Pain After a Workout? Here’s What It Means
Although we almost always feel better after a workout (even if we’ve had to drag ourselves to do one) there are times when we’re saddled with a niggling pain. We look at some of the most common and what to do about them.
If you have a headache after a workout…
There could be several reasons why you might find yourself with a throbbing head after your training session, but one of the most common causes is dehydration. Not drinking enough before, during or after your session, particularly if you sweat a lot, is the most likely culprit, so make sure you drink plenty of fluids in and around your workout to reduce your chances. A headache after exercise could also be due to low blood sugar caused by low glucose levels. When you work out your body burns through glucose, so if you don’t eat enough before you work out, your body will get through your stores faster. To negate this, make sure you have something small to eat beforehand. A protein shake is a great way to get a dose of all-important protein, plus it’s not too heavy, try Workshop’s Organic Chocolate Pea Protein Formula blended with a banana, milk of your choice and a handful of ice. Unsweetened porridge and fruit or complex carbs like oats that are broken down slowly will also provide enough fuel to support your session.
If you feel achy after a workout…
Sore aching muscles after a workout are known is as delayed onset muscle soreness or DOMS. Not only is it totally normal to experience and can affect everyone of all fitness levels, but it can also often be a good sign that your training is going well. If you are experiencing it, you’ll probably find that it eases after a few days but don’t be put off exercising; it’s important to keep moving, whether it’s gentle stretching or getting your 10,000 steps in. If the soreness becomes too uncomfortable, try working out a different or body part until it eases off. To reduce the likelihood of soreness in the first place, add a cool-down phase at the end of your workout which includes plenty of stretching. Better still, introduce BCAAs into your workout regime. Workshop’s Essential BCAA Powder has been formulated specifically with post-workout recovery in mind. It contains three branched-chain amino acids, leucine, isoleucine and valine, three essential amino acids which the body can’t produce. Each of these have been chosen because they prevent muscle loss, support muscle recovery and trigger protein synthesis. It also contains L-gluthamine, an amino acid which supports muscle growth and recovery.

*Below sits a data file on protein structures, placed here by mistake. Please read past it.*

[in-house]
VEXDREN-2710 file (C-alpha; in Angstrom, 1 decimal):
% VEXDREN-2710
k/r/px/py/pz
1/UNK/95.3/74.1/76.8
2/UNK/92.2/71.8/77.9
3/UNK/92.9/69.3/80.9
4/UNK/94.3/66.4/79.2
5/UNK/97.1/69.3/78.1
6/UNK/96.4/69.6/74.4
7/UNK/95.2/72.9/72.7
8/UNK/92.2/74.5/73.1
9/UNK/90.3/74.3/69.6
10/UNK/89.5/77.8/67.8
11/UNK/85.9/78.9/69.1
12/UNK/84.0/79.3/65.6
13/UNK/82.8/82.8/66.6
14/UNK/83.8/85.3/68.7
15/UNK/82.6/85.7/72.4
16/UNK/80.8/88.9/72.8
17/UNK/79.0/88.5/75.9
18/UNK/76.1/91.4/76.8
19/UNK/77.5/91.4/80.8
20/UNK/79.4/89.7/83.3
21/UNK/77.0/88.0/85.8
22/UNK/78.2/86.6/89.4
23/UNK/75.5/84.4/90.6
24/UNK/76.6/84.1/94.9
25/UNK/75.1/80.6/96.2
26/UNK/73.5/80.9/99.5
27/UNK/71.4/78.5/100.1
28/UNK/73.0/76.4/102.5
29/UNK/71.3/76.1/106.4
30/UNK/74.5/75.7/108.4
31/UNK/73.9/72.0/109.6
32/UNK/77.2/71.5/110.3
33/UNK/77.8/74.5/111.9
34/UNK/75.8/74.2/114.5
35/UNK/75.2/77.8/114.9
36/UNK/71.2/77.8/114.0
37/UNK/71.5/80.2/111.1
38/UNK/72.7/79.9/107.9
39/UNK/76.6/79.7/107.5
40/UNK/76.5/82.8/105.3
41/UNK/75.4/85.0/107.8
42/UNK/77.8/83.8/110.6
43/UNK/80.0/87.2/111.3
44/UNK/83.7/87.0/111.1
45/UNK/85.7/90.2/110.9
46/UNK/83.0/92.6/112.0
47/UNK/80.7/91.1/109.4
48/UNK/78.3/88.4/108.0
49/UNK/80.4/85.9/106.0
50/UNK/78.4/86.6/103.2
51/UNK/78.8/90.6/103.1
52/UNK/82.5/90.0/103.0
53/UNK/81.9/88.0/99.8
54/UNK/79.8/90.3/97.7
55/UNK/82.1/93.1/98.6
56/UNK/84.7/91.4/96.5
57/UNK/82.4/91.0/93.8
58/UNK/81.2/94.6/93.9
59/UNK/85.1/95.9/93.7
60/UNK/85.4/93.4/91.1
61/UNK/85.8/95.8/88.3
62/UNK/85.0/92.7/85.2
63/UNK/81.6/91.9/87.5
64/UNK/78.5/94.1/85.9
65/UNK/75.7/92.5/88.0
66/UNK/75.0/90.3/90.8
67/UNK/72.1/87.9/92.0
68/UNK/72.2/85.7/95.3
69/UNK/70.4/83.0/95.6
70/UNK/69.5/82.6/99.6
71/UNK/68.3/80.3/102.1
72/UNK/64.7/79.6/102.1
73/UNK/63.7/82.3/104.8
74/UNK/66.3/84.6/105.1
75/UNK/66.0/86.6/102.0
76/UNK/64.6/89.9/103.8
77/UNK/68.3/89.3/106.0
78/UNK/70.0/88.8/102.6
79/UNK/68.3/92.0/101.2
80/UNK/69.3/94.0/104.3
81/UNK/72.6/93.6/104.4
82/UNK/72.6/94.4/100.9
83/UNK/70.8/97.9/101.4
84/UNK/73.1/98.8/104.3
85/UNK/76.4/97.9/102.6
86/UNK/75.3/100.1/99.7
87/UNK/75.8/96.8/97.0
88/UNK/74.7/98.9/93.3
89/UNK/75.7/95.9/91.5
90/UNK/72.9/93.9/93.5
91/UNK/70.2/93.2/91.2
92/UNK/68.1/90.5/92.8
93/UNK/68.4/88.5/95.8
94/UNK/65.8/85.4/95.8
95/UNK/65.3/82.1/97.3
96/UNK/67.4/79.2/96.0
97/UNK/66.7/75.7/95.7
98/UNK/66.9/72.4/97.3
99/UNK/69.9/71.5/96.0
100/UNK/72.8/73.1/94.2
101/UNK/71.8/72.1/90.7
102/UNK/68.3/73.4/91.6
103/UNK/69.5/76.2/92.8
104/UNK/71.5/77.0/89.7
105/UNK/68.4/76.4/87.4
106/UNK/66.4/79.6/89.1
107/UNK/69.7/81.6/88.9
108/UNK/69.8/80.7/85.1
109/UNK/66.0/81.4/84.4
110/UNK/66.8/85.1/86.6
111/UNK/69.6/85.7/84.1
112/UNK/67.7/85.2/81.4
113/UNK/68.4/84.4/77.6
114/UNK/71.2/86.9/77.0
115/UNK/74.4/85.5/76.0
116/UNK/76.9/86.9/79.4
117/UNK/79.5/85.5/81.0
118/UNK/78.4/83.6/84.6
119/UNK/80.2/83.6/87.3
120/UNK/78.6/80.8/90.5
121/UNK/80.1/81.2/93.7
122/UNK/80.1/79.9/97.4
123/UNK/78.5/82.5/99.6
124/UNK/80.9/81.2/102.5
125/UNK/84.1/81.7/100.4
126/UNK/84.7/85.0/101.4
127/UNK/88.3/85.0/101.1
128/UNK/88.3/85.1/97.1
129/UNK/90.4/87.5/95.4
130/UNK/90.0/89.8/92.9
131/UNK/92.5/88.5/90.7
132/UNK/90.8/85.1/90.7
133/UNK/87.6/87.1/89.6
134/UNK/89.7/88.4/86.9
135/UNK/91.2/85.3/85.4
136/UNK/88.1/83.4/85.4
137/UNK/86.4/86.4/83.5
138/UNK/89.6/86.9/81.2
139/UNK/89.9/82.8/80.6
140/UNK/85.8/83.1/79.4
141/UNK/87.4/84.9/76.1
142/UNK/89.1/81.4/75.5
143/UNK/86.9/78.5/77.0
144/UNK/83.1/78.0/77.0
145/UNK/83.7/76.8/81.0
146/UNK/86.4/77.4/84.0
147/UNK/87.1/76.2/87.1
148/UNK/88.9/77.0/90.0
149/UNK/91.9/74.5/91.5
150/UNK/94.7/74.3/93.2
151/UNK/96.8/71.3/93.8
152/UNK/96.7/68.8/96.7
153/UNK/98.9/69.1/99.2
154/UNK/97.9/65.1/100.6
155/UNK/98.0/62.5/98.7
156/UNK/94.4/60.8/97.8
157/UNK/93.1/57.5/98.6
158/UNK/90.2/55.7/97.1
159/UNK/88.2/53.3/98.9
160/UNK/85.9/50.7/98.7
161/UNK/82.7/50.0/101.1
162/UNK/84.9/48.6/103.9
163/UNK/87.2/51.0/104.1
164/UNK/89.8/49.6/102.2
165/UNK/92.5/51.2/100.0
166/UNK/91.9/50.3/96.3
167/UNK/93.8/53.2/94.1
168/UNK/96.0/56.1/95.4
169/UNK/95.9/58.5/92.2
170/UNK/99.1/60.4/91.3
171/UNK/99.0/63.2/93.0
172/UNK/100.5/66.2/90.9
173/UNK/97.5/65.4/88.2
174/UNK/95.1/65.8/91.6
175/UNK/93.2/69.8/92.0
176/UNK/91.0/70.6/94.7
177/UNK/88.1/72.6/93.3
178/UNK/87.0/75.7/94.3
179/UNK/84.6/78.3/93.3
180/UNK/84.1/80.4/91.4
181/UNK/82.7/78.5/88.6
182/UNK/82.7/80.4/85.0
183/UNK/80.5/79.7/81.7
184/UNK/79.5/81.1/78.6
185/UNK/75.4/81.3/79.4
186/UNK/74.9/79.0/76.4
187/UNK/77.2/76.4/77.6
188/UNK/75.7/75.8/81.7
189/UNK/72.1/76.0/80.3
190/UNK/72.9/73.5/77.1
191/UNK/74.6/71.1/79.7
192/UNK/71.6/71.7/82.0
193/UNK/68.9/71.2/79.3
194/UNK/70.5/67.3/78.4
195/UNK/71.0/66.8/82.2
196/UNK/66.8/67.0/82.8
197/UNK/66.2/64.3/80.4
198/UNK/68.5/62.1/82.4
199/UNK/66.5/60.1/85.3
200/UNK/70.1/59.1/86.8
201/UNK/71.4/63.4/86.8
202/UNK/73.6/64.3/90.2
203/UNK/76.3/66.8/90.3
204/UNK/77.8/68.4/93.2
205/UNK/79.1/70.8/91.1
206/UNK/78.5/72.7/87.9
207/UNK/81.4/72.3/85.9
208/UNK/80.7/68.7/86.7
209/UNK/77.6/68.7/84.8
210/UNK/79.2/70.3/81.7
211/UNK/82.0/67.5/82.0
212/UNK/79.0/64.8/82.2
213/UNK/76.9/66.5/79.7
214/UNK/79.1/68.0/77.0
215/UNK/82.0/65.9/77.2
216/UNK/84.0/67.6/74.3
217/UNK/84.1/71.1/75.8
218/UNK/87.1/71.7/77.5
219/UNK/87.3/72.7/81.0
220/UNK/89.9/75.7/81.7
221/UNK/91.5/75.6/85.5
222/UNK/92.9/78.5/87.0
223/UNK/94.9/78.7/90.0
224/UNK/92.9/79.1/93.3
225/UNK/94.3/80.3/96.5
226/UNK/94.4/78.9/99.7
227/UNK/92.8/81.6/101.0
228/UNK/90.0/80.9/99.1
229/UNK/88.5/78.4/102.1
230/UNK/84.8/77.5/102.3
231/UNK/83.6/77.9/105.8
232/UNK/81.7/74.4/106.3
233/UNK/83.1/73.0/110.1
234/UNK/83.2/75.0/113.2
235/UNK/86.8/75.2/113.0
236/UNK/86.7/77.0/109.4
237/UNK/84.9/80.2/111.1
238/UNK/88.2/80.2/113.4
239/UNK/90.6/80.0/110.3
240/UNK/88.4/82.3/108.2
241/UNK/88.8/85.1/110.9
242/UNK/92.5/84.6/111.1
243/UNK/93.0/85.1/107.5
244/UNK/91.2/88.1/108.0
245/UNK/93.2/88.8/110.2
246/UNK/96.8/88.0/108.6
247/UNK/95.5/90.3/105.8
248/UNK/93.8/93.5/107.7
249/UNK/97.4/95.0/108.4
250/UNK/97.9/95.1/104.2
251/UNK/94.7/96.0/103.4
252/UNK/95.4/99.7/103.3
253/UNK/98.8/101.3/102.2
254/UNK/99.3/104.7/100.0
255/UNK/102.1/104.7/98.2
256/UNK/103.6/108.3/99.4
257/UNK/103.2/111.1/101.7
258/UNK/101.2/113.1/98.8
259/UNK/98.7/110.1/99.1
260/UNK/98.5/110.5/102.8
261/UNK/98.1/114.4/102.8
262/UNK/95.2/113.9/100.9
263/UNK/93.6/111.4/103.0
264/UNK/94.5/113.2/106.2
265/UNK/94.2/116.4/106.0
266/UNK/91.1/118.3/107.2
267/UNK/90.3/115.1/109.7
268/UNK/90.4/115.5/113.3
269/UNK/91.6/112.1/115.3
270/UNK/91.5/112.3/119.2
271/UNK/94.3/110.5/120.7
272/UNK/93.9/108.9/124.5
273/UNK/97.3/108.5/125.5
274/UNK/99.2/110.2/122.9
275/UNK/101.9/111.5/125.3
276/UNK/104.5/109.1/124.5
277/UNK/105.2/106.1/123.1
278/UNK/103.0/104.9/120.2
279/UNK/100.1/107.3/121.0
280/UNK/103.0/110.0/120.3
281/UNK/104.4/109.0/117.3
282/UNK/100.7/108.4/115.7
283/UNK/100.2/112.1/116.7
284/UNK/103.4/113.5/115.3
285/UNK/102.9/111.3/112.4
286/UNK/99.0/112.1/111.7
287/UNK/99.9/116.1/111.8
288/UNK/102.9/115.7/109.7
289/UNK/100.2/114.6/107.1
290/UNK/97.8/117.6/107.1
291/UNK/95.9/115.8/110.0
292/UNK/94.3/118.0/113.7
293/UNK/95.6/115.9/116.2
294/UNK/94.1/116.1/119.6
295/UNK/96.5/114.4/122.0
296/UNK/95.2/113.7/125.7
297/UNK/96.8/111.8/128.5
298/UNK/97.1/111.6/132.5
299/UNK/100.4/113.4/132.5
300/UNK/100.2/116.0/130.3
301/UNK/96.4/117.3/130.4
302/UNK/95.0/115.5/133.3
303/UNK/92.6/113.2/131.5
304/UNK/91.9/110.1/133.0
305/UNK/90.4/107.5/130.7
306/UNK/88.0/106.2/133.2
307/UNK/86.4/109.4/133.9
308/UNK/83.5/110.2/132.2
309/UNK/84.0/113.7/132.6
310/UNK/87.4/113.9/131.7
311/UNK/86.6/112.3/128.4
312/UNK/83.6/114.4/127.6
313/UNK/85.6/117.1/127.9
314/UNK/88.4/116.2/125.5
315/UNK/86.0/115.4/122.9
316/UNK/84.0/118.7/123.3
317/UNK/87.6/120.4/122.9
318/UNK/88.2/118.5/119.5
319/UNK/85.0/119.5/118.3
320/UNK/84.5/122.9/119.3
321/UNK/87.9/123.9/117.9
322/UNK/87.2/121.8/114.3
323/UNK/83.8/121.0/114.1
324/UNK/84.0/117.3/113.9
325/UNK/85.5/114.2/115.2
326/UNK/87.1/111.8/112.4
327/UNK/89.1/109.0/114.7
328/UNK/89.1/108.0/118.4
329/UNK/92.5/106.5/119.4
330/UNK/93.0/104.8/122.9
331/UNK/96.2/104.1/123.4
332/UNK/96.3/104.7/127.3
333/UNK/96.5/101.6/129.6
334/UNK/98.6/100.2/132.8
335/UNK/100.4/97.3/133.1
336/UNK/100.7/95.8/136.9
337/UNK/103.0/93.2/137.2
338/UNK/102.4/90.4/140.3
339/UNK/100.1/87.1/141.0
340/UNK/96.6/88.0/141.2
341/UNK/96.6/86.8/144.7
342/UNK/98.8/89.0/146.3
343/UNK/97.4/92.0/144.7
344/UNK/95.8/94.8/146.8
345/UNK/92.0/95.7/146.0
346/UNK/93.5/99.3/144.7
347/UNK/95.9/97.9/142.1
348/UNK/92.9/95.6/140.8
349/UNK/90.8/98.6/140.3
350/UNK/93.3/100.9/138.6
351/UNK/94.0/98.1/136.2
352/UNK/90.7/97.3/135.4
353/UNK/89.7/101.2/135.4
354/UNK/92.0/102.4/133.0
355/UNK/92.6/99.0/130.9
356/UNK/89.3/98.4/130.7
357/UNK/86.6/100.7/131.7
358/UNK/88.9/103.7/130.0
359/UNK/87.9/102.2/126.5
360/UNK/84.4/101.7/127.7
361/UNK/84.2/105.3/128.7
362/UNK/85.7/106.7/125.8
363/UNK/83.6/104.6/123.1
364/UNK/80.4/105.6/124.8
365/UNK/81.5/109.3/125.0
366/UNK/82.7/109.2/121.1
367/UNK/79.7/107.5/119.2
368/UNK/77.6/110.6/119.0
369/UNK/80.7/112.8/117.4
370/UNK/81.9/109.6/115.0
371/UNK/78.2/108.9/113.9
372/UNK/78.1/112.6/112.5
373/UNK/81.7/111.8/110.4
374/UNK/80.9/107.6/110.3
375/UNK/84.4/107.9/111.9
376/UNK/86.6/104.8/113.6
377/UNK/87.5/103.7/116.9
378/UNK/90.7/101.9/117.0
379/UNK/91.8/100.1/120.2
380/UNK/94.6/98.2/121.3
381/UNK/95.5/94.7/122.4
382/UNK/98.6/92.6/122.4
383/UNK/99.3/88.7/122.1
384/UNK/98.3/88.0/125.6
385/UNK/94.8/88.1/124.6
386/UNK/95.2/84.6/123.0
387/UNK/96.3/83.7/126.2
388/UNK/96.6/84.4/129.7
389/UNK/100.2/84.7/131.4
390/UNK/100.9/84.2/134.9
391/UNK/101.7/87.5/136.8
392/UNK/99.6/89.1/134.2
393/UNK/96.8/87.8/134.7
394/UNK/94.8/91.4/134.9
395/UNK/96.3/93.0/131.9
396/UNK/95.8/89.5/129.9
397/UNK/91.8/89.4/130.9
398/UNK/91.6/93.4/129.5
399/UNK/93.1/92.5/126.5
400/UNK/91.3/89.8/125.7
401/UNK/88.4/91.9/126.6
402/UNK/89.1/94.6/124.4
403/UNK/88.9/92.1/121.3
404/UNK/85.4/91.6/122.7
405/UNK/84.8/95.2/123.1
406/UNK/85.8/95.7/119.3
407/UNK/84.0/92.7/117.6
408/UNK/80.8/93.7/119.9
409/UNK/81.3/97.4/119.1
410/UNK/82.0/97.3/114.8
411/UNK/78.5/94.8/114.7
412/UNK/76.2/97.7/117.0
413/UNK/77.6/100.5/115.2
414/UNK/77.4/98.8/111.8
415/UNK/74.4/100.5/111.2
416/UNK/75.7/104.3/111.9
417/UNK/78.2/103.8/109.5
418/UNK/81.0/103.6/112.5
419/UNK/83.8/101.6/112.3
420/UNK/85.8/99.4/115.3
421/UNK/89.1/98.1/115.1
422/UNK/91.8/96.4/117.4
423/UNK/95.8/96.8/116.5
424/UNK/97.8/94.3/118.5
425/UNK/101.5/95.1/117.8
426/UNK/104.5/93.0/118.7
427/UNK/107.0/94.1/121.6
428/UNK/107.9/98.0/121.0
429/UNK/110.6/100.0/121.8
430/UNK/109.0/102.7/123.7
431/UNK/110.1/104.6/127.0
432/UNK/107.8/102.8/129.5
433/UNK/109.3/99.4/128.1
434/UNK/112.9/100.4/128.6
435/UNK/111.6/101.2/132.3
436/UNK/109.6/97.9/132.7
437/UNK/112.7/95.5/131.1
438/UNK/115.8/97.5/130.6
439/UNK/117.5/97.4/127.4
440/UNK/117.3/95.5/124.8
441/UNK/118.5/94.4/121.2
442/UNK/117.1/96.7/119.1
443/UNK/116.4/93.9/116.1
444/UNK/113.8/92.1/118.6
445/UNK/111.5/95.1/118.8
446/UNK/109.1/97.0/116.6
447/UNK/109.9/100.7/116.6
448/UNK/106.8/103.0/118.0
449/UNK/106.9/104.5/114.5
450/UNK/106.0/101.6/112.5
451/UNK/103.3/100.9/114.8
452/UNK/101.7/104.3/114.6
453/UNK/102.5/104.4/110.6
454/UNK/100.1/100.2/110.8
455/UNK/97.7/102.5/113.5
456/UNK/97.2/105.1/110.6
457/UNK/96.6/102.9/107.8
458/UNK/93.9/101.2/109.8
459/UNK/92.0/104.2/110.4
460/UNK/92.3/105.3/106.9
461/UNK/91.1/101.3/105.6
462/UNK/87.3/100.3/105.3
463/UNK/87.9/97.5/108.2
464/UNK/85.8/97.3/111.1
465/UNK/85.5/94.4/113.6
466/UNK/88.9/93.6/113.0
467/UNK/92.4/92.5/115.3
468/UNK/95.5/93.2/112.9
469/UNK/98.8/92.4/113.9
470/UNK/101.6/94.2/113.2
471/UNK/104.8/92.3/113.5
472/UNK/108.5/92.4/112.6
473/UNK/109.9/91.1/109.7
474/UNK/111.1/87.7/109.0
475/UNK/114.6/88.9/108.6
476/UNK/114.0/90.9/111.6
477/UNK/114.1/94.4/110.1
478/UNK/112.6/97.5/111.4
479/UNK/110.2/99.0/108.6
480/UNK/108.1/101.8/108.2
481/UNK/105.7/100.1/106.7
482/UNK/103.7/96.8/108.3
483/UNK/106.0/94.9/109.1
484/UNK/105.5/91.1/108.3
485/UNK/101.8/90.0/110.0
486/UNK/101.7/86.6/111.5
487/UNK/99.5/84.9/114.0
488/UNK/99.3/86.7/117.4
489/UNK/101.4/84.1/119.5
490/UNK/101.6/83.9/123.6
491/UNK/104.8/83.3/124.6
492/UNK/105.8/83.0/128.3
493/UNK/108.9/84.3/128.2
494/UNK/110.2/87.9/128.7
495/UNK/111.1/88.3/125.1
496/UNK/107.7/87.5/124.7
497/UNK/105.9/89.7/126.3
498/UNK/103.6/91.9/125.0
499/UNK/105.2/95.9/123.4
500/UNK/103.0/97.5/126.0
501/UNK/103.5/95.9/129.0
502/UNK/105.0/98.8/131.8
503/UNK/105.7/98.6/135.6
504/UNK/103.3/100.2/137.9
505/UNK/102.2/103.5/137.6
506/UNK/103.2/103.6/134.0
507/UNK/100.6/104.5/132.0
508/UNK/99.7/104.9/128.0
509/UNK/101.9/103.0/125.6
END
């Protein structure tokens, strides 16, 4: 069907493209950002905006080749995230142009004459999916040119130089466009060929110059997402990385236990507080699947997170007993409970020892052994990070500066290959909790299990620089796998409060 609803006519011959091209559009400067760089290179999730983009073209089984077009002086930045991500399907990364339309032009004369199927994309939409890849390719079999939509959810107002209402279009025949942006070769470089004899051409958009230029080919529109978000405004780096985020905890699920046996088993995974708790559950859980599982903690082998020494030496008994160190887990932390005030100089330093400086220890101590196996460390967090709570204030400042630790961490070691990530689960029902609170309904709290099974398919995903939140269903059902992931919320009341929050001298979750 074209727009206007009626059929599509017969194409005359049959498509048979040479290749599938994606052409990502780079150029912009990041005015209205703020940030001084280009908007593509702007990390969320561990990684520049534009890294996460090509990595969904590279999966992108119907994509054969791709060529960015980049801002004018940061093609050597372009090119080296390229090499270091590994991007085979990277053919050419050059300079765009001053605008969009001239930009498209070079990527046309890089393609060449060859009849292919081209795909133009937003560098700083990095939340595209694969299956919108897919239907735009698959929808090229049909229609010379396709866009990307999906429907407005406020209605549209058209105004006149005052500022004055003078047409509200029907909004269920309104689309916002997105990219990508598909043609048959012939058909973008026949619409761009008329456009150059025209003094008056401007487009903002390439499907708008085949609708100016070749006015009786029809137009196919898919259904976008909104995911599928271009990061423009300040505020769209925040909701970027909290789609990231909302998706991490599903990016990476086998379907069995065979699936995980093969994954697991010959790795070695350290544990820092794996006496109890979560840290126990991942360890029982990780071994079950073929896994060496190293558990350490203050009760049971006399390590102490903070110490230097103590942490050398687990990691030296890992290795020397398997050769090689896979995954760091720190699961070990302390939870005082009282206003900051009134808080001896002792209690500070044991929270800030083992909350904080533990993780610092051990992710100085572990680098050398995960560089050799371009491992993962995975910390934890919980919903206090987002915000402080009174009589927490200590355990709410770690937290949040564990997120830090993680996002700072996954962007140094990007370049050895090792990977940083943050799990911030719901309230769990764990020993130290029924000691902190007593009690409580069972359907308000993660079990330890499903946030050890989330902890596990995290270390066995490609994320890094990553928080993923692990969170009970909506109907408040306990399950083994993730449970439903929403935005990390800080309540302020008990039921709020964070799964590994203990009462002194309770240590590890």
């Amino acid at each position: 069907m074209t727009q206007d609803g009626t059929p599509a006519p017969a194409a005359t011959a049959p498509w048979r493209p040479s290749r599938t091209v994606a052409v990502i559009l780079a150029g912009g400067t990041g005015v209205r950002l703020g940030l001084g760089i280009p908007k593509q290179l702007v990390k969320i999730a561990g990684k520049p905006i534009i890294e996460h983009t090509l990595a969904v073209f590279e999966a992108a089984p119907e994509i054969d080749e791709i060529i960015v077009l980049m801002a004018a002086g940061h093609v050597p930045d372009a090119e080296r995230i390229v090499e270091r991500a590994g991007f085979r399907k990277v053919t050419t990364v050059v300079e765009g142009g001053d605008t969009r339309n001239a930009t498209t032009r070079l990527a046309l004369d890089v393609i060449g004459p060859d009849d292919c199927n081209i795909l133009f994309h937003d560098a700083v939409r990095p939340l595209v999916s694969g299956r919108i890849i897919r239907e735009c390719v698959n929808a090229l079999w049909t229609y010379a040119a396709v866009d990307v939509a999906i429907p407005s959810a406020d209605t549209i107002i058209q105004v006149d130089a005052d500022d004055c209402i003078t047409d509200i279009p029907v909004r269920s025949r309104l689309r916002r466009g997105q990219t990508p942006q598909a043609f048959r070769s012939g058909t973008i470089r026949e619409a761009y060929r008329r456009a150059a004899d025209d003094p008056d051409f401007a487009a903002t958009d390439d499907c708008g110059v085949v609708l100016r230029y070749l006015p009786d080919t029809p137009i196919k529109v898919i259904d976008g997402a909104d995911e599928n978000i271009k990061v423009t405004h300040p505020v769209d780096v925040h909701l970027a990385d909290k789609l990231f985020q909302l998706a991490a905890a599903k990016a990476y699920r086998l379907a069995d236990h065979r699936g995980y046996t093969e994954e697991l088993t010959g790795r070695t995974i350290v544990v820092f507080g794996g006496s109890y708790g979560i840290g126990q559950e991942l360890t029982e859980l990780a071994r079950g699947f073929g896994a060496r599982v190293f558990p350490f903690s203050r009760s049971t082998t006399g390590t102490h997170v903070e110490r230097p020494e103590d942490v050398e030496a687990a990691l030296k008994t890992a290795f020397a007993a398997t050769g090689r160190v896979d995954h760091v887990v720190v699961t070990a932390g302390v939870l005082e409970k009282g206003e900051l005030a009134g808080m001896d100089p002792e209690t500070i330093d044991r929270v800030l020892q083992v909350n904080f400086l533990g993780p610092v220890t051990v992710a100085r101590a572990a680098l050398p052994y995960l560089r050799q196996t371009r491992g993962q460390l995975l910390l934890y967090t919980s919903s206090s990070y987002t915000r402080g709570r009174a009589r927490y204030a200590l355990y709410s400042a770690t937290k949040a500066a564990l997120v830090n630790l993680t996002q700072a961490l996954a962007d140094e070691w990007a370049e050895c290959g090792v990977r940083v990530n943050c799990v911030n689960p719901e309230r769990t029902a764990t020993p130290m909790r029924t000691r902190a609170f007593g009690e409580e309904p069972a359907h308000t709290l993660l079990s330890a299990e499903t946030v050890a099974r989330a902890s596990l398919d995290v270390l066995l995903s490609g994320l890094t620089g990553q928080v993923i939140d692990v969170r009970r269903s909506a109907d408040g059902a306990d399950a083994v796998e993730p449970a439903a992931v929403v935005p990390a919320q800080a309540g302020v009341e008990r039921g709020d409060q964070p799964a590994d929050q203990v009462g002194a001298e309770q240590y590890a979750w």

If you feel pain after a workout..
Different to general soreness that you get from working out intensely, shooting pain after training is generally a sign there’s an issue or injury, such as a muscle tear, compressed disc or a tweak in a tendon or ligament. If you do experience shooting pain, stop what you’re doing, take a second, walk around, do something light and low impact and see if it’s still there. If it is, then stop and get checked it out by doctor or physio. Applying something cold like an ice pack to the affected area as soon as possible is a good first aid intervention and can help reduce any swelling. If the area needs further soothing, then heat can be applied later on.
If your wrists hurt after a workout…
Although often overlooked, many exercises involve using your hands. Whether it’s TRX, kettle bells or battle ropes, wrists can often bear the brunt of pain or tenderness after a session, particularly if they’re overused, poorly positioned or generally weaker than other muscles in your arms. If you do find your wrists are sore, ensure you warm them up and down as much as possible before and after exercise to reduce the risk of injury. Hydration is key to keeping any muscle from aching as dehydrated muscles are more likely to be sore, so ensure you’re always well hydrated. Finally, try and incorporate some wrist strengthening exercises into your workouts if needed. Don’t forget too, that your hands don’t function in isolation, so it might be that you also need to look at strengthening the shoulders and upper arms.